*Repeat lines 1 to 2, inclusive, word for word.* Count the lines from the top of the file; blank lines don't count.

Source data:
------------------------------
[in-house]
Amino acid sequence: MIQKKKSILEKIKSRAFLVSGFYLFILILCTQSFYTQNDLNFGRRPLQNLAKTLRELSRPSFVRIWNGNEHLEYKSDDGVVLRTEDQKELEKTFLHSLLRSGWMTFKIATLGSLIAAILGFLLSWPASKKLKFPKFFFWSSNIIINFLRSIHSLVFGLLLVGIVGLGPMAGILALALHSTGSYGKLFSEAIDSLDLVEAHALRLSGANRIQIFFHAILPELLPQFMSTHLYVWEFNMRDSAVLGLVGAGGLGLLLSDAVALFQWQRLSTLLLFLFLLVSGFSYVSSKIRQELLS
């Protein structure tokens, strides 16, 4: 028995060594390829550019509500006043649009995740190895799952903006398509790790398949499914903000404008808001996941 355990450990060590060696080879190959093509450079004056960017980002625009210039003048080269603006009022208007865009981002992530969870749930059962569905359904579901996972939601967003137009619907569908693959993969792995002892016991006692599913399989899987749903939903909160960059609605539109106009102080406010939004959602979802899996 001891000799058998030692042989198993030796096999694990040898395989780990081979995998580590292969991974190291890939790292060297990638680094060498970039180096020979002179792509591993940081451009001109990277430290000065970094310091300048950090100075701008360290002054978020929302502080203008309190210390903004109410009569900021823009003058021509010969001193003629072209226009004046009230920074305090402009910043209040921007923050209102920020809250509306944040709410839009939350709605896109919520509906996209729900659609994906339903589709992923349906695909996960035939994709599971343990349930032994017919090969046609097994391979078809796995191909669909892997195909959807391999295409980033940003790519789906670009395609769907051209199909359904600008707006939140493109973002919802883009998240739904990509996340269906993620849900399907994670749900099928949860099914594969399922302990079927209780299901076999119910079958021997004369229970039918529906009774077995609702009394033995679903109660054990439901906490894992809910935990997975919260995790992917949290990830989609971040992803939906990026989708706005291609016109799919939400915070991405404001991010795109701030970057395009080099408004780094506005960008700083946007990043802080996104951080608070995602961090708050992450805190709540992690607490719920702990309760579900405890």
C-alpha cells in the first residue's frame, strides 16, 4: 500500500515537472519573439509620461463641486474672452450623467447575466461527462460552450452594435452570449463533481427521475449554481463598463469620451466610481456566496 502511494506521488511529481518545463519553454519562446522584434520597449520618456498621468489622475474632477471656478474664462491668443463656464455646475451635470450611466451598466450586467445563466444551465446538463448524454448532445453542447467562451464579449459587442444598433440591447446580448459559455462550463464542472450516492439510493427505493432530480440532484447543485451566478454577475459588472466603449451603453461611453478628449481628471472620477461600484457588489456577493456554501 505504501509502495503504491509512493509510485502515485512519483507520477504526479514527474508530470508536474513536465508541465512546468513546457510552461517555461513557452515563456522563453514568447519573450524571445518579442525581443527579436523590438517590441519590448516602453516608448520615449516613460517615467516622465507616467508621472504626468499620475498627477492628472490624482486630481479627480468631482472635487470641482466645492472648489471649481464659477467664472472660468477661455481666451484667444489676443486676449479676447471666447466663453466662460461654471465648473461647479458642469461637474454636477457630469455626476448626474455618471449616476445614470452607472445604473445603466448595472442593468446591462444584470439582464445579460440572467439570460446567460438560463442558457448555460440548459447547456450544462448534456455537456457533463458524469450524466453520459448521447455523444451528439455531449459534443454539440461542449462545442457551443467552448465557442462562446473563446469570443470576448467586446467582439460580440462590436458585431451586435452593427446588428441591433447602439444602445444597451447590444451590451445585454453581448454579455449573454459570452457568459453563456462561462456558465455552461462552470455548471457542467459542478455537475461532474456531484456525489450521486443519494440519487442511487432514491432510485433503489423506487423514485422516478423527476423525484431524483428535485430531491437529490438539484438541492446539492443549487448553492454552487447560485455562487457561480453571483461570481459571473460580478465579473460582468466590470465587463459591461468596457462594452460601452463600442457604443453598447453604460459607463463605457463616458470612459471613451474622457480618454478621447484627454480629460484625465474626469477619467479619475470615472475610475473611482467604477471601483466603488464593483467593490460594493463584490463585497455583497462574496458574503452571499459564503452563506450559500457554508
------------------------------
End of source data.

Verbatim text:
[in-house]
Amino acid sequence: MIQKKKSILEKIKSRAFLVSGFYLFILILCTQSFYTQNDLNFGRRPLQNLAKTLRELSRPSFVRIWNGNEHLEYKSDDGVVLRTEDQKELEKTFLHSLLRSGWMTFKIATLGSLIAAILGFLLSWPASKKLKFPKFFFWSSNIIINFLRSIHSLVFGLLLVGIVGLGPMAGILALALHSTGSYGKLFSEAIDSLDLVEAHALRLSGANRIQIFFHAILPELLPQFMSTHLYVWEFNMRDSAVLGLVGAGGLGLLLSDAVALFQWQRLSTLLLFLFLLVSGFSYVSSKIRQELLS